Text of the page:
The 4–5 hectare archaeological site of Sohr Damb lies in the highlands of Baluchistan (Pakistan), near the borders with Iran and Afghanistan. In 1925, initial excavations in the 13 m high mound brought to light a cultural stratum whose ceramics are amongst the most remarkable artefacts of the early 3rd millennium BC.
Since 2001, a team from the DAI’s Eurasia Department has been investigating the six metre high strata, which provide detailed information about developments between 2700 and 2400 BC. The earliest occupation began in the early 4th millennium BC, at a time when people migrated from the north in search of new living space. At the foot of the mound a burial ground was found where an unusual death cult was practised: inhumation only occurred long after death and only parts of the skeleton were buried.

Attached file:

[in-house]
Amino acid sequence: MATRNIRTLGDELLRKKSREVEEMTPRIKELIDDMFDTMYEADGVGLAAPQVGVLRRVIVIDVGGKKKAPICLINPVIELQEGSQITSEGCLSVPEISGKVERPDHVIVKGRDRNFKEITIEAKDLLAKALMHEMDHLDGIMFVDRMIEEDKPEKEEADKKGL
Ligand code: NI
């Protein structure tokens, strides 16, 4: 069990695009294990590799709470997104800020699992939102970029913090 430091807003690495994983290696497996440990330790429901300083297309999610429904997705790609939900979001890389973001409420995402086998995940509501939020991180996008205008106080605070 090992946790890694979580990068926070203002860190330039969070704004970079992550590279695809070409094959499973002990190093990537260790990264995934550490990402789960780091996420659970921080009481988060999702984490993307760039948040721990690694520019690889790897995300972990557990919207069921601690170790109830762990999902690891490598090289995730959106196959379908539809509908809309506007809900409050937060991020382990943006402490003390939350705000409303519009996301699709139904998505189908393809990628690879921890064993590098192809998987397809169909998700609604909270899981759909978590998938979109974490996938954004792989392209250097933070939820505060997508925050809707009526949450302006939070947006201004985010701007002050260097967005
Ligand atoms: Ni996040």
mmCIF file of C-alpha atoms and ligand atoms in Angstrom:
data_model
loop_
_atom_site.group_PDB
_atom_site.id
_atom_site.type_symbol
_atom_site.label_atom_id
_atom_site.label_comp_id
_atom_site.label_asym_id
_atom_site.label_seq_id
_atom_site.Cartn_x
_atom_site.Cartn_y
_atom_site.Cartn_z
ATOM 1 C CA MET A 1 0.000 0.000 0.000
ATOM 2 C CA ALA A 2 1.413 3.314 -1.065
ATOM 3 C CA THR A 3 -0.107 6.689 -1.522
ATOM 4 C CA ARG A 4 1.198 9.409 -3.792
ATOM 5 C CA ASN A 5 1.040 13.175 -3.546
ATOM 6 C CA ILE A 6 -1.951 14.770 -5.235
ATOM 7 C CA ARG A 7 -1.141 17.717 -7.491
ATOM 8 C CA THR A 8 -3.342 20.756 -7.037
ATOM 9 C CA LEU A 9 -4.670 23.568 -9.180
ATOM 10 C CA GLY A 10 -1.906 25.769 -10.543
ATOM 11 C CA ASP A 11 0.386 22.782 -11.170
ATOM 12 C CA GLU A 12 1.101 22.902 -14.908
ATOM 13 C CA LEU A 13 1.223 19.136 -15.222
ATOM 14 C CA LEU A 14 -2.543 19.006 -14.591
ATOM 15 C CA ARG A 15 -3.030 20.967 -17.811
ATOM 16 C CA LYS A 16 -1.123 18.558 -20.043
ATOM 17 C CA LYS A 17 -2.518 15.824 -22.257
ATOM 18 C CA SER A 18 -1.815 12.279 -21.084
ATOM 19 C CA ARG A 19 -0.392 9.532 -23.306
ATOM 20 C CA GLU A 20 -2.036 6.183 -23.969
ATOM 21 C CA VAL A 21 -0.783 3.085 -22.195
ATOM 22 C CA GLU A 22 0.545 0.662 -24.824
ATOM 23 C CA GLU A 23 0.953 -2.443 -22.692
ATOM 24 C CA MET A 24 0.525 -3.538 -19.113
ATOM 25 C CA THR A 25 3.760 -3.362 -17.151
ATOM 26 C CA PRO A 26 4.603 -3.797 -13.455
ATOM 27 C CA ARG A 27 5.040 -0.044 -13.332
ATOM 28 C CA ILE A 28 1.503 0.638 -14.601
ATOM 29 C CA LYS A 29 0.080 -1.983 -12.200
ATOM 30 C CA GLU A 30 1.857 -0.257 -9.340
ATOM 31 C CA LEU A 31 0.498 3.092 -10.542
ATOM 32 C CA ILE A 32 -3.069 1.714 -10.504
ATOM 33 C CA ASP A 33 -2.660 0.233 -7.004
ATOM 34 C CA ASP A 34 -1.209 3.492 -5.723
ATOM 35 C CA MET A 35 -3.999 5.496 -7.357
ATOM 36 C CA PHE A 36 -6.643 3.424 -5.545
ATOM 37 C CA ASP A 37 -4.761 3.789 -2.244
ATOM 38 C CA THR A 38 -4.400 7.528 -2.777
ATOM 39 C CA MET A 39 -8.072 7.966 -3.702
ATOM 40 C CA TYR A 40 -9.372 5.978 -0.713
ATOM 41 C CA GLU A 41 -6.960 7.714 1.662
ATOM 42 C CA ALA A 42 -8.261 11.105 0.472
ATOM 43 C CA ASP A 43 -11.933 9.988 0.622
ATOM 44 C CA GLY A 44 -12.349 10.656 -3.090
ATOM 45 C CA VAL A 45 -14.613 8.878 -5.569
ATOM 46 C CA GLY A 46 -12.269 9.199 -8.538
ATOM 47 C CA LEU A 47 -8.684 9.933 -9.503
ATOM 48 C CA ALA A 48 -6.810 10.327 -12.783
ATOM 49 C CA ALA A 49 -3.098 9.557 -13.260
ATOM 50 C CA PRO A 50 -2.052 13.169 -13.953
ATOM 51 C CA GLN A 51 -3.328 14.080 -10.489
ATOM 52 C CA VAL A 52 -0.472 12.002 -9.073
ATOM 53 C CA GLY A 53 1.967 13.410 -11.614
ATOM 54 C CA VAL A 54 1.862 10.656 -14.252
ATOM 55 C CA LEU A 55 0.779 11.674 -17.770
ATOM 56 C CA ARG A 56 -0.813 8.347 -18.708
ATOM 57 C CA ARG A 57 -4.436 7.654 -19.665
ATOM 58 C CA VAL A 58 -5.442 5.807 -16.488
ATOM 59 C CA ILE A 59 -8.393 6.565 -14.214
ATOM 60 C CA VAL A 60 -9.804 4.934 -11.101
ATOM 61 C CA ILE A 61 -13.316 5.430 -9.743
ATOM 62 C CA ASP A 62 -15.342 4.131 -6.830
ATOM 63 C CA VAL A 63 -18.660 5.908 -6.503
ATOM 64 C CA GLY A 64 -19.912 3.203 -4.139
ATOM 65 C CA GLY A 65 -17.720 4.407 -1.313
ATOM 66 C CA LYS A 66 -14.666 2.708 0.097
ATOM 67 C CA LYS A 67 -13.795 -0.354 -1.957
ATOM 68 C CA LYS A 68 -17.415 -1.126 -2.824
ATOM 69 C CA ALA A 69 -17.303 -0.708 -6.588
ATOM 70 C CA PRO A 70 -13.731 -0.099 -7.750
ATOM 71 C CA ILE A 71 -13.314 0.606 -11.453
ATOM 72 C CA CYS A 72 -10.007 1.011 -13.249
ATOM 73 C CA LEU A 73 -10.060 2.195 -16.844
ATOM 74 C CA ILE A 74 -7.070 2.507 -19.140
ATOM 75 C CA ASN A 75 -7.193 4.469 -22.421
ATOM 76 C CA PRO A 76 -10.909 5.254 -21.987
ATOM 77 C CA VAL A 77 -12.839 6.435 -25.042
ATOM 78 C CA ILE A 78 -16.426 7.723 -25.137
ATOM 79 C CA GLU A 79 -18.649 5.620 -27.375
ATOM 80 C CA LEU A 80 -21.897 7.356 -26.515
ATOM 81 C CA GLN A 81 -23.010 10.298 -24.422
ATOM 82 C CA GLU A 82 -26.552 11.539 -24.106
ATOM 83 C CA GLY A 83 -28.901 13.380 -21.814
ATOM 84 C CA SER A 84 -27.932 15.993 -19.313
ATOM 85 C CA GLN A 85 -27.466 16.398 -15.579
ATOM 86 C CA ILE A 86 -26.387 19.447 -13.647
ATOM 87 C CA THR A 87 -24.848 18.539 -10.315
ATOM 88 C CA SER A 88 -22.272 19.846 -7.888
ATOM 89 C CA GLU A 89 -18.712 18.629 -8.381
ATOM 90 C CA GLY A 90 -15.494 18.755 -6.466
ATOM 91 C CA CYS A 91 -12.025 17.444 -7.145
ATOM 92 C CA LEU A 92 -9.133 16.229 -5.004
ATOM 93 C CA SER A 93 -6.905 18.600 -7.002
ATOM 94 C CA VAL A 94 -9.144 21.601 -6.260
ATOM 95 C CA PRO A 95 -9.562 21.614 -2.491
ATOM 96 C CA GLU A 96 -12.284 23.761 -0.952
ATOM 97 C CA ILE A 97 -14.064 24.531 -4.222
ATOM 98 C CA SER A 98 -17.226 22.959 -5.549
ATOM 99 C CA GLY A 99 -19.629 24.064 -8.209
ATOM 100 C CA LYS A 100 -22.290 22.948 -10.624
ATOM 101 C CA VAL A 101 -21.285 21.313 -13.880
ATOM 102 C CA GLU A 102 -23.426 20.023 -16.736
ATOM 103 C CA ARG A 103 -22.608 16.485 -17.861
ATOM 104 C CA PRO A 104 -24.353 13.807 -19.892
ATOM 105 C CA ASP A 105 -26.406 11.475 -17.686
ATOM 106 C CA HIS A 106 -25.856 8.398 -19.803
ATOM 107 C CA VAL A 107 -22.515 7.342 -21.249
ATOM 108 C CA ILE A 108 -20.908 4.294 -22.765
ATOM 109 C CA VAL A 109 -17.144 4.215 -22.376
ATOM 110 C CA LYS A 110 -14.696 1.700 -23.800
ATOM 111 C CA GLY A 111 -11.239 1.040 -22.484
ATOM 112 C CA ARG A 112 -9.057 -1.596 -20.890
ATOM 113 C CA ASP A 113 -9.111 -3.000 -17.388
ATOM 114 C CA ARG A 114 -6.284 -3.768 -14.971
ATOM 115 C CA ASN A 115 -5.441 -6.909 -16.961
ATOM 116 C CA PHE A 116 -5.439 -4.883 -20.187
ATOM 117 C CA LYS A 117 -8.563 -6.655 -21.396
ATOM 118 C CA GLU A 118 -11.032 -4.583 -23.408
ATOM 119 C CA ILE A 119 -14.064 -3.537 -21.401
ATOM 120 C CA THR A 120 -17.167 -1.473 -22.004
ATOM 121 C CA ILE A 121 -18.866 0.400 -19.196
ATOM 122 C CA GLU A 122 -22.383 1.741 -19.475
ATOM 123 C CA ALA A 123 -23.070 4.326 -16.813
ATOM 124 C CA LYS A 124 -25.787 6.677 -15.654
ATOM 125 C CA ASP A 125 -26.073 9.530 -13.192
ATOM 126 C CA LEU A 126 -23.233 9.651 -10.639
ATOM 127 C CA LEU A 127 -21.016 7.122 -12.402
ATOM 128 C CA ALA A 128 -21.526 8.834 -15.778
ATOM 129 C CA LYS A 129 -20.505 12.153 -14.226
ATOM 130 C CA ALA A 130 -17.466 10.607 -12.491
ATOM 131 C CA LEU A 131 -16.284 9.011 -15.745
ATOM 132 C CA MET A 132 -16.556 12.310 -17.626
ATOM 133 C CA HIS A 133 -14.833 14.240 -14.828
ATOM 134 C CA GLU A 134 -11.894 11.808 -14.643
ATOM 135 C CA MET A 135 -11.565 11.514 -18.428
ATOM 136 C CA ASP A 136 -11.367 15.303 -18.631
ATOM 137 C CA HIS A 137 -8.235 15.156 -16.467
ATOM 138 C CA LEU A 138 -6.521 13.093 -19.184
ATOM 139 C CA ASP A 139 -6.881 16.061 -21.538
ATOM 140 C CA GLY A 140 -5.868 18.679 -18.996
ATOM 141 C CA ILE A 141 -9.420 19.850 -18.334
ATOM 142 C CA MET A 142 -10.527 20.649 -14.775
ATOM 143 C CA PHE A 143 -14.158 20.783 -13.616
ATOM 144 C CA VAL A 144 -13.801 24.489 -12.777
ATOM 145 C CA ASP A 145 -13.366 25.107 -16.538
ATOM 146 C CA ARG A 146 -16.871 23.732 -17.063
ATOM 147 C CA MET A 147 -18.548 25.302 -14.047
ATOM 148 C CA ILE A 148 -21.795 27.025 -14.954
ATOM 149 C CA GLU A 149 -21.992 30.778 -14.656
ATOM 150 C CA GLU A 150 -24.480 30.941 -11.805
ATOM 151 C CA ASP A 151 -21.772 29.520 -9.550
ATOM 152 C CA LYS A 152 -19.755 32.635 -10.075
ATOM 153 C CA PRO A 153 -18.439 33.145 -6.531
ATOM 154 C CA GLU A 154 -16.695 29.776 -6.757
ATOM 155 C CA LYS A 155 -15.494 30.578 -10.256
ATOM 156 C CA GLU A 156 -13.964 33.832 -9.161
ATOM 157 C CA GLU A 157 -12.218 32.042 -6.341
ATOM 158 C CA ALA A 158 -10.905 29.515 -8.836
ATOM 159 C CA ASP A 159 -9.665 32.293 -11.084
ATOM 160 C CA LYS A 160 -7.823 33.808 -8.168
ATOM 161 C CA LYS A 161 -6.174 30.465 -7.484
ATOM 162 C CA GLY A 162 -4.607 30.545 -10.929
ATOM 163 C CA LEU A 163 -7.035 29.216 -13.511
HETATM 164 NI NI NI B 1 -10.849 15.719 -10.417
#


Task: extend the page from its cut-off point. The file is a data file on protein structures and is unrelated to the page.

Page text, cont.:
The traces left by the last settlers are poorly preserved. They show that the Indus culture had extended its influence into this region. Around 2100/2000 BC the settlement history ends in the entire region for nearly 1,500 years.